NORTH LAWNDALE — Decked out in pink, hundreds of West Side community members held a vigil Monday afternoon at the McDonald’s where 7-year-old Jaslyn Adams was killed this weekend.
Jaslyn and her father were shot Sunday while sitting in their car at the McDonald’s drive-thru in the 3200 block of West Roosevelt Road in Homan Square. Adams was taken to Stroger Hospital, where she died.
The 7-year-old’s family described Adams as a sweet, lovable and free-spirited girl who loved to play games. She was the youngest of four siblings and was nicknamed Pinky because she had pinkish skin as a baby.
“It’s about time we take a stand. We have to put down these guns,” said Lawanda McMullen, Adams’ grandmother. “It just don’t make no sense. A 7-year-old baby lost her life.”
Adams’ family said they want Adams’ death to be a rallying cry to end street violence and the social conditions that cause it.
“I know that Jaslyn will not die in vain. This right here is the beginning of the change we need,” said Johnny Adams, Jaslyn Adams’ grandfather. “It’s time for a change. Change in our neighborhoods, our communities, our systems, everything needs to change. And it starts today.”
‘It Could Have Easily Been My Child’
The memorial was meant to honor Adams’ life while giving neighborhood children a place where they could feel safe and loved, said Deshawn Nelson, who organized the event. Adams was killed while going to McDonald’s for a Happy Meal, Nelson said, so at least 500 Happy Meals were given away to local children at the vigil.
The group also led a prayer for the children in the neighborhood.
“It’s all about the kids, making them feel safe,” Nelson said. “I want kids to feel safe. When they come to McDonald’s, they shouldn’t have to worry about shots going off just to get a Happy Meal.”
Community members also did a balloon release in honor of Adams.
Nelson hopes the unity and solidarity displayed at the memorial will show the people perpetrating gun violence on the West Side the community will not tolerate the senseless killings.
“The killer, I hope he sees how many people were actually hurt by what he did. I hope he turns himself in after this,” Nelson said.
The city and the community must work together stop street violence at the root, Nelson said. Murders and shootings skyrocketed in 2020, killing and wounding numerous young children throughout the city. Nelson said people have struggled to make it through the pandemic, so young people need to be supported now more than ever.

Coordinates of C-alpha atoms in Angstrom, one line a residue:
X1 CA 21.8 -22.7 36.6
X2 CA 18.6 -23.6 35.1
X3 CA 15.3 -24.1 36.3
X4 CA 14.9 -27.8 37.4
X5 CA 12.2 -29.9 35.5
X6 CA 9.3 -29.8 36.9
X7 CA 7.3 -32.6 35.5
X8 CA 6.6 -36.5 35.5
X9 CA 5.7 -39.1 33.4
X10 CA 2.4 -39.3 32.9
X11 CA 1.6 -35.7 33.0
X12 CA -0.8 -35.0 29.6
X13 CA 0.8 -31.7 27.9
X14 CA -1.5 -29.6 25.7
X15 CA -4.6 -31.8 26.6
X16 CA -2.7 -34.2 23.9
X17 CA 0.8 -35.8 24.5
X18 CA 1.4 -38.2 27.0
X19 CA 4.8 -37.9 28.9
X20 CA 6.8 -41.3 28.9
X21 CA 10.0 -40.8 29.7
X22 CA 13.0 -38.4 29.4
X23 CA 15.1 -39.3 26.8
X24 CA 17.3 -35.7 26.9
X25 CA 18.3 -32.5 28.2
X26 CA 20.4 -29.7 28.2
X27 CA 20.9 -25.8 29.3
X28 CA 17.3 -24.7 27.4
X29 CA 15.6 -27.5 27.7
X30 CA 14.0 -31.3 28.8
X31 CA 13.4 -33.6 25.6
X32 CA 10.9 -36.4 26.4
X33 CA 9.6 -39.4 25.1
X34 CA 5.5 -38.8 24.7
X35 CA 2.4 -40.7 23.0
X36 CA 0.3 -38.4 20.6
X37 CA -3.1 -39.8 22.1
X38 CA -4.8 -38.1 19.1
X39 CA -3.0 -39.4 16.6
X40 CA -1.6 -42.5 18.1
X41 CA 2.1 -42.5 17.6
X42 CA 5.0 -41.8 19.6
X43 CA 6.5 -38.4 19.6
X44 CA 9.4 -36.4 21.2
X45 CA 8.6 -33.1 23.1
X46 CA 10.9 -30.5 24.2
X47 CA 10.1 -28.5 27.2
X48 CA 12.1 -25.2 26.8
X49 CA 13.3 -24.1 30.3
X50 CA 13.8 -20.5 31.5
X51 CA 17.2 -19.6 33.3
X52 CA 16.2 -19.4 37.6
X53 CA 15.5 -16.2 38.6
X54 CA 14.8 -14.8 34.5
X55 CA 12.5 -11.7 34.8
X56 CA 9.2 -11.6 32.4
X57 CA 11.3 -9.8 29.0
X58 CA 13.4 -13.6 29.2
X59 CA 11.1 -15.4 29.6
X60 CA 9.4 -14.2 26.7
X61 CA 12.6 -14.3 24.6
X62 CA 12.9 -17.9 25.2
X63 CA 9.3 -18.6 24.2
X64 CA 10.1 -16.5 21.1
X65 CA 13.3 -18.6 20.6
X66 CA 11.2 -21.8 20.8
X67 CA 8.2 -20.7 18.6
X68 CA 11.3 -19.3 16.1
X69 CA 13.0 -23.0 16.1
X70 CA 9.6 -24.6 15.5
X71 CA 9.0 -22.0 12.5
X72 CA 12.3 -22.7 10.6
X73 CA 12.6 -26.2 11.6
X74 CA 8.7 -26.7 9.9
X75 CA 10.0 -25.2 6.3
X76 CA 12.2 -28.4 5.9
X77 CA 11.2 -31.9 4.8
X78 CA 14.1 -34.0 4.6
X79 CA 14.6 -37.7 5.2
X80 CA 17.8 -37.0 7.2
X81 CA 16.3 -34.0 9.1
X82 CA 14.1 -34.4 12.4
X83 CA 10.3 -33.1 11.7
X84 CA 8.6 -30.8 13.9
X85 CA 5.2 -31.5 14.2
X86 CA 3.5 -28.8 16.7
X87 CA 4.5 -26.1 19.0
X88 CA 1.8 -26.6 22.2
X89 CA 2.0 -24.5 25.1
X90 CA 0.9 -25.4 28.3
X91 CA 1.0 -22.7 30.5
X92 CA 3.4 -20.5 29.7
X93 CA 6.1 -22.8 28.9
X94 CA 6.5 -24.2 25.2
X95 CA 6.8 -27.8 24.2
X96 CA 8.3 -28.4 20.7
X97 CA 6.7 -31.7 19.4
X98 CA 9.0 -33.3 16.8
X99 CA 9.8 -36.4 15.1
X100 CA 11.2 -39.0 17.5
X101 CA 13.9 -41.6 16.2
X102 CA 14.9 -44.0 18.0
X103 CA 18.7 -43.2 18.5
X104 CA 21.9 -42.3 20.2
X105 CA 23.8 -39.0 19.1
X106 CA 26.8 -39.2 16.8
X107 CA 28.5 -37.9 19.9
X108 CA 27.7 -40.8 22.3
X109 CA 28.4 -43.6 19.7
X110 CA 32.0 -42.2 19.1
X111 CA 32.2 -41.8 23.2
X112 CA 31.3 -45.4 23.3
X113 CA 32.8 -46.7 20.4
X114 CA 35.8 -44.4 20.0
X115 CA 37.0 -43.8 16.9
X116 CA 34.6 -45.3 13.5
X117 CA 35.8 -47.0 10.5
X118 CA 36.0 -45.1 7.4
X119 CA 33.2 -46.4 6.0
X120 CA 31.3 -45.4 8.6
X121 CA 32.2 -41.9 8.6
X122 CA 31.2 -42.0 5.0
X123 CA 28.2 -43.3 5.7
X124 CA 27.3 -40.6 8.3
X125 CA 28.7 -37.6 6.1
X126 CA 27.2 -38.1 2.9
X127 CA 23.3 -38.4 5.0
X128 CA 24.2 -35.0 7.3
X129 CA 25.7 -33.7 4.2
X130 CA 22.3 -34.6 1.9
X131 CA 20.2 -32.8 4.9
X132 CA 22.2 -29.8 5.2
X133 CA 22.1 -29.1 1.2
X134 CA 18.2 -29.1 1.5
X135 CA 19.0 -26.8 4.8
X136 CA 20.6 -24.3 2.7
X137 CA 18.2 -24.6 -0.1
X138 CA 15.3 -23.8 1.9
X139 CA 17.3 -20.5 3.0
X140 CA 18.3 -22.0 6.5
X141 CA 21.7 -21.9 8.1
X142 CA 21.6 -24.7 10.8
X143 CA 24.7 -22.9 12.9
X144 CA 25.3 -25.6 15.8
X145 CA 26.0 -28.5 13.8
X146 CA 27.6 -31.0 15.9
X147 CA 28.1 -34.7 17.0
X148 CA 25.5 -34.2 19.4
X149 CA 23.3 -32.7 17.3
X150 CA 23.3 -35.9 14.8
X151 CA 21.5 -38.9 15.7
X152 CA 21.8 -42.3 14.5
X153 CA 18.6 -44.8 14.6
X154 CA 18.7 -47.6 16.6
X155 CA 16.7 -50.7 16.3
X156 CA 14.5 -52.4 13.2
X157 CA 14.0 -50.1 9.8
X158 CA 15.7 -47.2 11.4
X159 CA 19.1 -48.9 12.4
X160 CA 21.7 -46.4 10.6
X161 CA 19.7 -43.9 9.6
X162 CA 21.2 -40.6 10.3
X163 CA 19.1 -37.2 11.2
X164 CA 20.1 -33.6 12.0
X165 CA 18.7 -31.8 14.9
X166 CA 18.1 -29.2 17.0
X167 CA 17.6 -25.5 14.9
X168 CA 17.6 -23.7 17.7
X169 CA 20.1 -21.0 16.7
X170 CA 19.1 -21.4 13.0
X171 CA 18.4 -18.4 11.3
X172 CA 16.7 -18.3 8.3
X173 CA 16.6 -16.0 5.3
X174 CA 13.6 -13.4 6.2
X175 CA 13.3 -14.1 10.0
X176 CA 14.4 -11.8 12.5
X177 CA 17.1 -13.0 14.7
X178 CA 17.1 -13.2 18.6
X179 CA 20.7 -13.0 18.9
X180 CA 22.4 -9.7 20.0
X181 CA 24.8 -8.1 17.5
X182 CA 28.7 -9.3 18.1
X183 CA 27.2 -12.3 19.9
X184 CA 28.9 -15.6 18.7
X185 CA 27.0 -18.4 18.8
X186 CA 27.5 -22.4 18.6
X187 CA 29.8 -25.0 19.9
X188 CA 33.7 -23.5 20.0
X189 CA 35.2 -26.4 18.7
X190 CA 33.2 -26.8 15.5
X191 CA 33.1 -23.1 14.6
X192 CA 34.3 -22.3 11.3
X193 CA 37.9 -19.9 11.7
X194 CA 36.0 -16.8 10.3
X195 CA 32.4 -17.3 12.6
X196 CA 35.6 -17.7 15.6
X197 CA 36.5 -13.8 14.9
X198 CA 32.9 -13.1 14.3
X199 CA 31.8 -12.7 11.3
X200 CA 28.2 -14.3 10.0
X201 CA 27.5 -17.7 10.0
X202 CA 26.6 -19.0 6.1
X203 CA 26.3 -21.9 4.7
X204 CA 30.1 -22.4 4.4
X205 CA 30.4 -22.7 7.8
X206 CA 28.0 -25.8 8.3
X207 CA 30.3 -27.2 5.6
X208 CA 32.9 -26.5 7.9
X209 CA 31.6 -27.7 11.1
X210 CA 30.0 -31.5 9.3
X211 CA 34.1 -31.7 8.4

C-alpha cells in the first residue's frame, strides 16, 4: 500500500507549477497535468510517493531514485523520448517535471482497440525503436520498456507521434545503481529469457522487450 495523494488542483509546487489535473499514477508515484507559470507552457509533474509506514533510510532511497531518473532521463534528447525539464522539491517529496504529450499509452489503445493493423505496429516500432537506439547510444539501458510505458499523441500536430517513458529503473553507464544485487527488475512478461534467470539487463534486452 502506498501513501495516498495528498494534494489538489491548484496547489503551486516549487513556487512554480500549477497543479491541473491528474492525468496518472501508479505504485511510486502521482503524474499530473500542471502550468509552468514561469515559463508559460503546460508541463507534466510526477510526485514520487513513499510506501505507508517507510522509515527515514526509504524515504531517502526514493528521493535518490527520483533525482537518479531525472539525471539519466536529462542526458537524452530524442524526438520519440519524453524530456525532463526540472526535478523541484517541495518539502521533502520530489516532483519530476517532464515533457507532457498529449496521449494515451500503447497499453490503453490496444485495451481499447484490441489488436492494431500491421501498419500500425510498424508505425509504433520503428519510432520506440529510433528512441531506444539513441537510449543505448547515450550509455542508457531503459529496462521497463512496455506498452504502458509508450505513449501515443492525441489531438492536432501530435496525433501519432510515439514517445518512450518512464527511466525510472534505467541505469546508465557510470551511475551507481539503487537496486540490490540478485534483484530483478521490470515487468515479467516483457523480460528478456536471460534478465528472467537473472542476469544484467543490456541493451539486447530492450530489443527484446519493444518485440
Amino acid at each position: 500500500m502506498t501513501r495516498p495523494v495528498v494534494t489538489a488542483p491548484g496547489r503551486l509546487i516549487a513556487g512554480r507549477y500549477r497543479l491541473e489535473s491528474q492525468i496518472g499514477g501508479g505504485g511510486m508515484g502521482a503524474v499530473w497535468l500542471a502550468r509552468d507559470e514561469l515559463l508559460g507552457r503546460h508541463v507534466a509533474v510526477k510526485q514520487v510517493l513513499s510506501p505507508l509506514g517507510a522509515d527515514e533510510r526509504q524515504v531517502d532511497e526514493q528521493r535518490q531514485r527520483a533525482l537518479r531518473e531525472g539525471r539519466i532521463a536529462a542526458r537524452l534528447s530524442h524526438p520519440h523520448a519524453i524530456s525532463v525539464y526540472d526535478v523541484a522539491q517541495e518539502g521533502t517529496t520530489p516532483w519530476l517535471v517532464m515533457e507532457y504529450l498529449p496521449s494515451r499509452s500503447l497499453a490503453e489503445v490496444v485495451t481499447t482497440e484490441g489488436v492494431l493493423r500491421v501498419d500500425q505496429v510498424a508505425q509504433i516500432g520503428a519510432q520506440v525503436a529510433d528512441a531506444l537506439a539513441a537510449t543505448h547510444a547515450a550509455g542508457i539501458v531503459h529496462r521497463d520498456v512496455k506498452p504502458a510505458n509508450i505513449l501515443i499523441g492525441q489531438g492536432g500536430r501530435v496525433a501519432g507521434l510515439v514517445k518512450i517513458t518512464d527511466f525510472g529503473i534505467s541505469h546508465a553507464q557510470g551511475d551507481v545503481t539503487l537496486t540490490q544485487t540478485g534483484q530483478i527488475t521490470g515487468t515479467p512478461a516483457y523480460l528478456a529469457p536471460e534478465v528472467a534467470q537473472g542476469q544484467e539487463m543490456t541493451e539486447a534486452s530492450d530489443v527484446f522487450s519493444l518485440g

“There’s not enough programs for them to stay out of trouble. And jobs for the adults, too. Since COVID happened, people have been losing their jobs, and it causes people to do stupid things,” Nelson said. “I think we all need to come together … just to talk to the kids so they have somebody there for them.”
The tragedy hit close to home for many Lawndale residents who shop at Lawndale Plaza strip mall by the McDonald’s. The shooting was a reminder of how violence has torn apart too many families in the area, said Kearra Chester, whose father and nephew were murdered.
“It could have easily been my child. I was at this McDonald’s just yesterday,” Chester said. “We need to become more involved in our community. We need to be leaders. We need to stand up and impact our neighborhood.”
The shooting also hit close to home for Ald. Michael Scott (24th), who said the incident makes him fear for his 6-year old.
“I was in this drive-thru last Thursday with my child getting chicken nuggets, a Happy Meal,” Scott said. “I cannot believe in a community in which I live and raise my children that they cannot feel safe to come to McDonald’s. That is absurd. But we can change that.”
Social conditions in Lawndale have improved considerably over the past several years since residents have been collaborating to implement the North Lawndale Quality-of-Life Plan to tackle issues like community health and public safety. Scott wants residents to remain hopeful they can transform their own neighborhood for the better.
“We have to be able to, to bring resources back to communities like North Lawndale that are suffering,” Scott said. “I hope that an incident like this does not discourage people from investing and wanting to live here, or [lead to people] uprooting their family and maybe leaving this community. I know that we have a lot to offer and a lot to give.”
Pascal Sabino is a Report for America corps member covering Austin, North Lawndale and Garfield Park for Block Club Chicago.
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